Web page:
Telecom Service Contracts
Most things in this world require cooperation; and telecommunications services are no exception. A long chain of providers makes up the network of modern telecommunications service; each link of the chain tied to the other with legal glue. Telecom service contracts are the intangible framework fixing the terms of agreements among teleport providers, satellite operators, installers, system integrators, data centers, local facility suppliers, and others.
The “weakest link in the chain” analogy is all too real in this business where quality of service can make or break a company. This article discusses the importance of properly negotiating telecom service contracts to ensure maximum protection for customers across any one of the links encompassing service delivery.
Telecom service contracts are typically composed of several documents; including a master service agreement (MSA), service specific schedules and exhibits, service level agreements (SLA), and use policies. Keeping these documents in order is a task in itself, because, as contract negotiations get underway, multiple versions of each document naturally proliferate. Hence, keeping a file naming convention for each document is critical to maintaining the order of precedence in case of contradictions among documents.
Since we all turn to the pricing section first, let us begin by discussing it. How are the services priced: fixed or based on a discount from the vendor’s published prices? From a customer perspective, fixed pricing is preferred when the vendor has the discretion to change published prices unilaterally.
When there is a variable price component (e.g., per minute or per megabyte), it is important to determine exactly how the service is measured. Capping variable rates could be an option, but don’t forget to closely look at set-up charges while maintaining a perspective on the duration of the contract.
Let’s now turn to the contract term. Of primary concern are the early termination fees. Are these charges simply what would be owed for the remainder of the term, or are they a percentage of the remaining commitment? Are early termination fees simply a fixed amount? Anything can be negotiated.
Invoicing and billing are important procedures. What are the payment terms? In a billing dispute, are undisputed amounts required to be paid or can they be deposited in escrow? Is there a clear billing dispute resolution procedure outlined? Is there a requirement to escalate to executive management before filing a formal billing dispute?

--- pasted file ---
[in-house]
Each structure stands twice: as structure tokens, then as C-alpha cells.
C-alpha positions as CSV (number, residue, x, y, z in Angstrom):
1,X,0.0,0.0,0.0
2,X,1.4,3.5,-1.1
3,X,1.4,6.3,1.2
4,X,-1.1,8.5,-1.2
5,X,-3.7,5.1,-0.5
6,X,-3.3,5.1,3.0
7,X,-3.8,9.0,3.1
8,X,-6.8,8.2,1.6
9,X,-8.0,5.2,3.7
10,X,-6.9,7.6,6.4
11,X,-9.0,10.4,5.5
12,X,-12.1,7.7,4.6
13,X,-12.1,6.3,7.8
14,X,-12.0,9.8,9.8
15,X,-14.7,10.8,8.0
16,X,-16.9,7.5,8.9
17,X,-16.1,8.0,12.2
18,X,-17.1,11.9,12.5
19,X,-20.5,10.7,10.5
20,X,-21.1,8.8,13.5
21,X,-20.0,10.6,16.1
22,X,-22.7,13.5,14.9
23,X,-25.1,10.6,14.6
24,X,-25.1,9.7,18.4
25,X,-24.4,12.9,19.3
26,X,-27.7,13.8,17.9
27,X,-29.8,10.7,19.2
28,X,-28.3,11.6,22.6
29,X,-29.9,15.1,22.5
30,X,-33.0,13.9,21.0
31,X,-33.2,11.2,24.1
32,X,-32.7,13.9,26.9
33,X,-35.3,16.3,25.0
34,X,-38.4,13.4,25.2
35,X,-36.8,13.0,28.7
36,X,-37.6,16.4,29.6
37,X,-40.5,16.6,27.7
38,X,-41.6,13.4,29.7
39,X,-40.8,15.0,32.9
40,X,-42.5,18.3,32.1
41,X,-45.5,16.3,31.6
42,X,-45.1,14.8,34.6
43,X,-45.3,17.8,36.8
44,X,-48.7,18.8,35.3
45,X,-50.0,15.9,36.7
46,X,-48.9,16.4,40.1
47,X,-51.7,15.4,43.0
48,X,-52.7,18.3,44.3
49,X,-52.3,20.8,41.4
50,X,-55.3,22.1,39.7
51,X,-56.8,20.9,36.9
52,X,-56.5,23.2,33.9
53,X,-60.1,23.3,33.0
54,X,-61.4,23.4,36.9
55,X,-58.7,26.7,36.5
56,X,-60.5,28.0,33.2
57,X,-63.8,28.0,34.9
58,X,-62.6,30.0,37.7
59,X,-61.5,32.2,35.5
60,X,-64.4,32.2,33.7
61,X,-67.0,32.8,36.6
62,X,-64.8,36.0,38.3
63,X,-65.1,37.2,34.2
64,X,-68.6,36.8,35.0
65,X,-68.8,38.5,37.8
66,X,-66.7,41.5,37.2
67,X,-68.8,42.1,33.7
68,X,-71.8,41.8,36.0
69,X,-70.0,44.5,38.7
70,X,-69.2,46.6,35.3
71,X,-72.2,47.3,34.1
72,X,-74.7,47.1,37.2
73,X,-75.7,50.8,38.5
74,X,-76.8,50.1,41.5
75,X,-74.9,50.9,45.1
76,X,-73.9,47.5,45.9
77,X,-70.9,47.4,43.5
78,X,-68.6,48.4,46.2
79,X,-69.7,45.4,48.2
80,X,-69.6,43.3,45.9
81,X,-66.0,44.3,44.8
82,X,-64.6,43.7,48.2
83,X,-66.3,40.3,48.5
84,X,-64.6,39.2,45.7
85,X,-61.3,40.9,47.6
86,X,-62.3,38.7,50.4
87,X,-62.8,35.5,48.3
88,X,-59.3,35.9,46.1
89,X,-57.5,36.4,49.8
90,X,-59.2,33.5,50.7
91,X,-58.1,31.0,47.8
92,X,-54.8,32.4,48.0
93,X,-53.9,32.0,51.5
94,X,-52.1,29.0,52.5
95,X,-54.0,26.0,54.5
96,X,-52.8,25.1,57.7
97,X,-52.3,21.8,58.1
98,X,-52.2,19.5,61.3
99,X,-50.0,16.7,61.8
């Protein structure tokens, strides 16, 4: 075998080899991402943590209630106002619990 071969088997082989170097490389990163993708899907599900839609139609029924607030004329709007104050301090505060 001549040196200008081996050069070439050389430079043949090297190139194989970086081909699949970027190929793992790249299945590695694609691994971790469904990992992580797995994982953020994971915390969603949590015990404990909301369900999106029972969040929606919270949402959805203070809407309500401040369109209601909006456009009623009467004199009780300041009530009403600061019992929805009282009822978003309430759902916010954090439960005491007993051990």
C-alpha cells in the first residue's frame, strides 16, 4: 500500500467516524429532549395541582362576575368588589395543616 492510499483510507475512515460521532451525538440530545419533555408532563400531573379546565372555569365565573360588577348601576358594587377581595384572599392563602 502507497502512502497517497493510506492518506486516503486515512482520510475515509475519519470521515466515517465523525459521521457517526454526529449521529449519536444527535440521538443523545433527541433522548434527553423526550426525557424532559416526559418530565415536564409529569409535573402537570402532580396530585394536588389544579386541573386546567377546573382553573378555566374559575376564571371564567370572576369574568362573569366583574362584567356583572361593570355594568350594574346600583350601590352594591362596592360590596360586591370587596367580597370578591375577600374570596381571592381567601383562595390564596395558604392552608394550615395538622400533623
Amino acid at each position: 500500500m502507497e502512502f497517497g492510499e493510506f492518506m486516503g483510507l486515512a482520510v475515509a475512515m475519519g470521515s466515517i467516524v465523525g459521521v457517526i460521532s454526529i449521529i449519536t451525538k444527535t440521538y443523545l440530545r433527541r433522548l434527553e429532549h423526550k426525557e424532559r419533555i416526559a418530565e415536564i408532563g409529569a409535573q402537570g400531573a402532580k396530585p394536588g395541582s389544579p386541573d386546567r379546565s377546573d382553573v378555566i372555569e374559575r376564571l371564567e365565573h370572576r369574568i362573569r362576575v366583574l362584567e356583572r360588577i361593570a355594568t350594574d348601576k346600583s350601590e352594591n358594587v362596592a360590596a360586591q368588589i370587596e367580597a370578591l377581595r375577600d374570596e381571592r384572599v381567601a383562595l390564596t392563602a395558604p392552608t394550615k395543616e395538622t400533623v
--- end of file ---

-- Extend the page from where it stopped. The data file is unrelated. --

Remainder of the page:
Your reputation is on the line, so service guarantees cannot be overemphasized. The SLA should be specific and measurable. Are there alternate routes or services offered in case of critical failure? And, is the price for such alternate service different from the agreed service price? What is the trouble resolution process? What is the termination provision in case of an extended service failure? Are credits offered?
Assignment clauses cannot be overlooked. Can the provider assign the contract to another party without your consent? Choice of law and venue clauses are vital. Are you agreeing to a law you don’t understand or to a grossly inconvenient place for litigation? Is arbitration mandatory? If so, where and under what laws?
Is there a limitation of liability clause? As a general rule, consequential damages should be excluded. Direct damages typically should be limited to the value of the contract (breaches of confidentiality being one exception).
What are the indemnities for property and personal injury damages? Are there indemnities for intellectual property infringements? What constitutes a breach of the agreement and can the breach be cured? What is a material breach?
The above issues are only a sample of the things that should be scrutinized and weighed in the negotiation of any telecommunications service agreement. Since these agreements typically span multiple years, it is only logical to invest the proper time and effort to ensure a fair deal is reached. Getting the appropriate leverage in each agreement will warrant that each link in the service delivery chain is kept under control; and as a consequence, customers receive the intended quality of service.
Raul Magallanes runs a Houston-based law firm focusing on telecommunications law. He may be reached at +1 (281) 317-1397 or by email at raul@ rmtelecomlaw.com.